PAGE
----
Lex orandi lex, credendi and the proposal for the affirmation of same-sex relationships.
The 2013 Report of the House of Bishops Working Group on human sexuality (the ‘Pilling’ report) had as one of its ‘findings and recommendations’ that ‘there can be circumstances where a priest, with the agreement of the relevant PCC, should be free to mark the formation of permanent same-sex relationship in a public service.’
Now that its shared conversations of human sexuality have come to an end one of the ideas that is being floated as a way forward for the Church of England is the implementation of this recommendation by allowing services of ‘blessing’ or ‘welcome’ for same sex couples who are in Civil Partnership or same-sex civil ‘marriage.’
For example, in an article entitled ‘Battle looms in Church of England over ‘blessings’ for gay marriage’ published in Christian Today on 4 July 2016 Ruth Gledhill writes: ‘There is unlikely to be any attempt to change the definition of marriage. However, progressives are hoping for a move towards allowing church services of recognition for civil partnerships and same-sex marriages. Calling such services ‘blessings’ would be problematic but they could be given another name such as ‘services of welcome.’
There are two forms which the implementation of the Pilling recommendation might take. One would involve the provision of an agreed form of liturgy for clergy who wish to use it and the other would simply give permission to individuals and groups to develop their own liturgies for this purpose. However, what both have in common is that they would mean that the Church of England would be happy for its clergy to offer a public liturgical affirmation of same-sex relationships (including same-sex ‘marriages’). This in turn would violate the principle of lex orandi, lex credendi.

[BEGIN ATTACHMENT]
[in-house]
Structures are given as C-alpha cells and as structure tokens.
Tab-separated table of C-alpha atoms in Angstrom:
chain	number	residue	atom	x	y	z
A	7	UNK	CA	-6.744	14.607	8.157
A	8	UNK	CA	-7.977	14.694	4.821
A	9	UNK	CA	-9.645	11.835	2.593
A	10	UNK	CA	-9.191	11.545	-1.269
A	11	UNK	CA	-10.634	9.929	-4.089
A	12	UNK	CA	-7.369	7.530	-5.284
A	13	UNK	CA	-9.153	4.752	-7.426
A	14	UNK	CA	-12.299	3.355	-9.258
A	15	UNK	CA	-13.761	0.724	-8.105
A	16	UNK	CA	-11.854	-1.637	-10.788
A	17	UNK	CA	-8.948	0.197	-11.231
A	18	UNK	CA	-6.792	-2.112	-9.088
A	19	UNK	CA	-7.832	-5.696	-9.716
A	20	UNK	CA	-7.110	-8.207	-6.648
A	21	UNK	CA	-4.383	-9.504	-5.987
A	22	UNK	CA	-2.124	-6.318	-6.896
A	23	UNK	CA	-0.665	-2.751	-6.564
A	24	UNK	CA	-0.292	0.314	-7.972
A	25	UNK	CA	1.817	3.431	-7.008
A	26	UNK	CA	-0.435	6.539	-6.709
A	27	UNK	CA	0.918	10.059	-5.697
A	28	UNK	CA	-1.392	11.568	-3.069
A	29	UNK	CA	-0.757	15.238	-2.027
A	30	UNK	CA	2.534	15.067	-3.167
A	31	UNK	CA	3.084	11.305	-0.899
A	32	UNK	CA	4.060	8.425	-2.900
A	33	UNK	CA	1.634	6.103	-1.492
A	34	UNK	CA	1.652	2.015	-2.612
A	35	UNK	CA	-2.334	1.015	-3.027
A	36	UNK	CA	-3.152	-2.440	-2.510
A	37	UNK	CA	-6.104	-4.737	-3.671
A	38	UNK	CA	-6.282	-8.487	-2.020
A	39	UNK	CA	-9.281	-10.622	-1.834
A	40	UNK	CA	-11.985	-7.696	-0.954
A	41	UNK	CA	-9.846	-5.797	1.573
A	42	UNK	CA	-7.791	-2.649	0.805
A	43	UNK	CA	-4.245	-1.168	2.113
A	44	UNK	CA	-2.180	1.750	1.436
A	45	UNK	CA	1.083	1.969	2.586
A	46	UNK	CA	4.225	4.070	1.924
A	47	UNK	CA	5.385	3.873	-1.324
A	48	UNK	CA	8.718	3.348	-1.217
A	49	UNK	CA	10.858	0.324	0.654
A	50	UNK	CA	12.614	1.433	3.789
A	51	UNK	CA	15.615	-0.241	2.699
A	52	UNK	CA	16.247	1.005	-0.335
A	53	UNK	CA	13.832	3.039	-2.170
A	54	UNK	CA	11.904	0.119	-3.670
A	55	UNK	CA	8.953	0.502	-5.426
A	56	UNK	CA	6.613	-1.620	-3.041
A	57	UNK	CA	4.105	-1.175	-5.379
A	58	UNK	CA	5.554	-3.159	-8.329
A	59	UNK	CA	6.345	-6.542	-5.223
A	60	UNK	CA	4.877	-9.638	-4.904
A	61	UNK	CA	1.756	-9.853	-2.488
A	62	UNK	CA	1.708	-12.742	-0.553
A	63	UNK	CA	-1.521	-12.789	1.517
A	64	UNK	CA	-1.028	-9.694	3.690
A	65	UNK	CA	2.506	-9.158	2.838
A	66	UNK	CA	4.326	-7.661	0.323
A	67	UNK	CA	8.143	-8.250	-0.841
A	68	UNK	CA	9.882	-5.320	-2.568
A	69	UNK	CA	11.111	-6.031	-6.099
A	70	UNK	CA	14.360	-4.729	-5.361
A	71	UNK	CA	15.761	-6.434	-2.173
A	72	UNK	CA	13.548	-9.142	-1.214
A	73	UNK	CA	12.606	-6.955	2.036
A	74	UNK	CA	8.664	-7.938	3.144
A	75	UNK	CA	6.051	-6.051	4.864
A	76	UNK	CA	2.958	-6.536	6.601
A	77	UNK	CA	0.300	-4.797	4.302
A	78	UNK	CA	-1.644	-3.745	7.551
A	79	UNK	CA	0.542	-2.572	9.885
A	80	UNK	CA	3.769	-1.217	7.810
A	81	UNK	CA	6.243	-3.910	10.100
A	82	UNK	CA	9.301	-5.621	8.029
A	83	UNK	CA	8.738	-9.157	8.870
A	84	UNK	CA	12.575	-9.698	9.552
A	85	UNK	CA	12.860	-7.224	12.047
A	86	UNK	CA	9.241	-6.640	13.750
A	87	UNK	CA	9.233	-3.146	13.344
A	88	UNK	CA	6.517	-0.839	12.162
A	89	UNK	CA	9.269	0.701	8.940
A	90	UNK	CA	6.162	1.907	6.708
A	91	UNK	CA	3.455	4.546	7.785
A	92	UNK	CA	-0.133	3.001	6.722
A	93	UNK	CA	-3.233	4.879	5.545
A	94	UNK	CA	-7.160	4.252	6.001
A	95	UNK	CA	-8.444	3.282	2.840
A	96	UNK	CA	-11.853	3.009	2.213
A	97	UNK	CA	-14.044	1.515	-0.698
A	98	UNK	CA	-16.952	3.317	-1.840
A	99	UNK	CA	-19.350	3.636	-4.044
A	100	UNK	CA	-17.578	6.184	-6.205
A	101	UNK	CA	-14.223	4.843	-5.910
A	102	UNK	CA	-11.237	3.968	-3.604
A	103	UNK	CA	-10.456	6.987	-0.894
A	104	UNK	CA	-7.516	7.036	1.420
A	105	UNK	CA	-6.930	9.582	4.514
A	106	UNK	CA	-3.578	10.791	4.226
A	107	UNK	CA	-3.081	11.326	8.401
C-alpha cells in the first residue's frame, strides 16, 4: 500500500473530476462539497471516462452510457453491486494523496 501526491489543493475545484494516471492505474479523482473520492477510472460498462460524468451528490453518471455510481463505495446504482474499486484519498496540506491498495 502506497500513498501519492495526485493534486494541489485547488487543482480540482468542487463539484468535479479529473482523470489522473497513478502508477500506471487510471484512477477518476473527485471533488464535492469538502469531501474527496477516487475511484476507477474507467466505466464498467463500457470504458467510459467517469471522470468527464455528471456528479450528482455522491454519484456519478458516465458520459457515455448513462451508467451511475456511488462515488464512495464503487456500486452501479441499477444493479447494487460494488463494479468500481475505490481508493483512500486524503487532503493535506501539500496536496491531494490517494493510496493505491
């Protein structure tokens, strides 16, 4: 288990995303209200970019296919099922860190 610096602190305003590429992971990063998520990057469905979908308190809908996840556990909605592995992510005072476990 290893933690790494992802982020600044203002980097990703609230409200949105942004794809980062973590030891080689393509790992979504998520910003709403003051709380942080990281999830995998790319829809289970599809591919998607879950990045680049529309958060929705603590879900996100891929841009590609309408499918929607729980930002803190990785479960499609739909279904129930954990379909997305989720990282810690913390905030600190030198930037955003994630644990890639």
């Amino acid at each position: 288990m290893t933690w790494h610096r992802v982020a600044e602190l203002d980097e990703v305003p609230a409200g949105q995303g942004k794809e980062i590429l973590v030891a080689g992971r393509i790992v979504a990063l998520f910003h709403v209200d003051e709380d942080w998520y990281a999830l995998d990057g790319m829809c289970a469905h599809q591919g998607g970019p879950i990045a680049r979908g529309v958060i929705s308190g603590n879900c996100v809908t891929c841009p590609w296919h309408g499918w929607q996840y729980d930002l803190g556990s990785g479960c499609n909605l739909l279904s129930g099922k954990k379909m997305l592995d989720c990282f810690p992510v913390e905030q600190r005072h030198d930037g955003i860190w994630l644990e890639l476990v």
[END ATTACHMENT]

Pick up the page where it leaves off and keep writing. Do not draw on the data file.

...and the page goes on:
To understand why this is the case the key point to grasp is that, unless the Church of England is to become completely apostate and decide that it can disregard what God thinks about the matter, any decision to allow the liturgical affirmation of same-sex relationships has to be based on the belief that God approves of such action and therefore of the relationship which is being affirmed. As J I Packer rightly notes:
‘To bless same-sex unions liturgically is to ask God to bless them and to enrich those who join in them, as is done in marriage ceremonies. This assumes that the relationship, of which the physical bond is an integral part, is intrinsically good and thus, if I may coin a word, blessable, as procreative sexual intercourse within heterosexual marriage is.’ 
For the Church of England to declare through its liturgical actions that this is the case would be to violate a series of statements about marriage and human sexuality to which it is already officially committed.
The Book of Common Prayer marriage service depicts marriage as taking place between a man and a woman. Thus it says that a wedding those who are gathered together have done so ‘to join together this man and this woman in holy matrimony.’
Canon B30 declares that:
‘The Church of England affirms, according to our Lord’s teaching, that marriage is in its nature a union permanent and lifelong, for better for worse, till death them do part, of one man with one woman, to the exclusion of all others on either side, for the procreation and nurture of children, for the hallowing and right direction of the natural instincts and affections, and for the mutual society, help and comfort which the one ought to have of the other, both in prosperity and adversity.’